Low Sun image of a fresh crater in the lunar highlands. Boulders are scattered within and around the 550 m crater. Image width is 950m, LROC NAC M150062296R.
Small craters on the Moon come in a variety of morphologies, and knowing how they differ is key to understanding their formation. This crater (51.42°S, 68.73°E) is surrounded with a high density of boulders. Was this crater formed by a primary or secondary impact? When a bolide (anything that impacts a planet, usually an asteroid or comet) impacts a more coherent material (solid rock for example), the ejecta contains a high percentage of boulders. So the boulders seen above could indicate a stronger subsurface. While primary bolides typically impact the Moon at speeds of 15-20 km/s, secondary impacts occur at much slower speeds. Any ejecta traveling faster than the escape velocity (2.38 km/s) will not impact the Moon. Because of the lower speed, ejecta impacts the Moon with less energy, which could lead to a smaller and more bouldery crater if the ejecta itself was a large piece of solid rock that shattered upon impact. In either case, these boulders would make excellent targets for sample return so that scientists can better understand how to definitively tell the difference between primary and secondary craters.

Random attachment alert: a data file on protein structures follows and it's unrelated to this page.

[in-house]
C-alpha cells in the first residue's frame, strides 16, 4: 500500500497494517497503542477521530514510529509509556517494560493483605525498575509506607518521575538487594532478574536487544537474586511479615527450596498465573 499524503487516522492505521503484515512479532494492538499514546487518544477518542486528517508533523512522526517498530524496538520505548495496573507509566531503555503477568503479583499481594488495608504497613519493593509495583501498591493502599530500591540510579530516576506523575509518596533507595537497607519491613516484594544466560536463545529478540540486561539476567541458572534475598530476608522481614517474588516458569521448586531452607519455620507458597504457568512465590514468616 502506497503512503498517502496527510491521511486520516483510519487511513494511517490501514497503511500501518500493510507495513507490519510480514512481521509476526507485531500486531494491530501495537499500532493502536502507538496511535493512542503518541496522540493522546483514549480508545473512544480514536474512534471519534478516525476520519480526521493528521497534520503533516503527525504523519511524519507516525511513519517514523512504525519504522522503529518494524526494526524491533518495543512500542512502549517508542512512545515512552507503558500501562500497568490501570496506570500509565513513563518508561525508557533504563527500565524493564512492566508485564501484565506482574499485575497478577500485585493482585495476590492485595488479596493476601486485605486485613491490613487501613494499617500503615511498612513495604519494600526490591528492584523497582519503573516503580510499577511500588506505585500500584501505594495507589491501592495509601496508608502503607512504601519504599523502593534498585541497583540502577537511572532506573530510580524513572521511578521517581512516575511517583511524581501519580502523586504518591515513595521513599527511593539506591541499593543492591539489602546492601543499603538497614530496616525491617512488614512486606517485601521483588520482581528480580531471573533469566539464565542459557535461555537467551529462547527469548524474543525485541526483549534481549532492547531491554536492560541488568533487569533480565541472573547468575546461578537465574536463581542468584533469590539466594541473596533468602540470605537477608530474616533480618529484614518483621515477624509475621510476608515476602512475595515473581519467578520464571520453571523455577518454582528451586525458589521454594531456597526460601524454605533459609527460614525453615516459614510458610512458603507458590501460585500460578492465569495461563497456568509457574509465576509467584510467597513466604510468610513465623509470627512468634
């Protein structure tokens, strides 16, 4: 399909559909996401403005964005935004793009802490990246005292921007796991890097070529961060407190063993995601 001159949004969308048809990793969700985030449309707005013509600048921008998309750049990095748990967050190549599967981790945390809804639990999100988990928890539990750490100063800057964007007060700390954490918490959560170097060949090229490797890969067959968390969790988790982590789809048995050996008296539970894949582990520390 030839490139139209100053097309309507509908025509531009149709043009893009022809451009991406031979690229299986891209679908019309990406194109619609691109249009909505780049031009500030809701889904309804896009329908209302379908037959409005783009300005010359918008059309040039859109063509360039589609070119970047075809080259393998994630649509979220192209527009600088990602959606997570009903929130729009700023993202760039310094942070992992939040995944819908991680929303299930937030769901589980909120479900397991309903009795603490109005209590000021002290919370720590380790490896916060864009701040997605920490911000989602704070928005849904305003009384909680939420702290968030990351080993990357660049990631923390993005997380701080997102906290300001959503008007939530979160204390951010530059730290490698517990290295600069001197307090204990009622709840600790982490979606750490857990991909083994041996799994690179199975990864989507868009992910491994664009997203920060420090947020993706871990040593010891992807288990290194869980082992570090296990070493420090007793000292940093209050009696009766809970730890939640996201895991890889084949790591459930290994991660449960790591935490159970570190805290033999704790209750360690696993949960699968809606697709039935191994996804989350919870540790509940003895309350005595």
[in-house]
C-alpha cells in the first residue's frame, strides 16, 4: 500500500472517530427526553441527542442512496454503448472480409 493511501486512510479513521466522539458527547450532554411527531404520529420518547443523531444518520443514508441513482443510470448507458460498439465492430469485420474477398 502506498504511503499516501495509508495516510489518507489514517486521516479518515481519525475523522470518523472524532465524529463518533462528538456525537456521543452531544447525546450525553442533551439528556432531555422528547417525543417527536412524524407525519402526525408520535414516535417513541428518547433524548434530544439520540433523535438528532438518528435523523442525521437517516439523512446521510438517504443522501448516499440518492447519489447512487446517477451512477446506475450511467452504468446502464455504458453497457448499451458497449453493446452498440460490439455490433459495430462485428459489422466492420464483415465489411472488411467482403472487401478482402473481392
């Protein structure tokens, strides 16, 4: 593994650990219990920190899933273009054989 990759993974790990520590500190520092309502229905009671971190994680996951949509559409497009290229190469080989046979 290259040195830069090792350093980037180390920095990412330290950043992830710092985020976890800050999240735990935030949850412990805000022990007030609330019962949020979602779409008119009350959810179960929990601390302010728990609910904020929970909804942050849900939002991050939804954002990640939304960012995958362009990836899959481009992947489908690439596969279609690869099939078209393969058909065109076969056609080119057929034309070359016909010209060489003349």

NASA's Goddard Space Flight Center built and manages the mission for the Exploration Systems Mission Directorate at NASA Headquarters in Washington. The Lunar Reconnaissance Orbiter Camera was designed to acquire data for landing site certification and to conduct polar illumination studies and global mapping. Operated by Arizona State University, LROC consists of a pair of narrow-angle cameras (NAC) and a single wide-angle camera (WAC). The mission is expected to return over 70 terabytes of image data.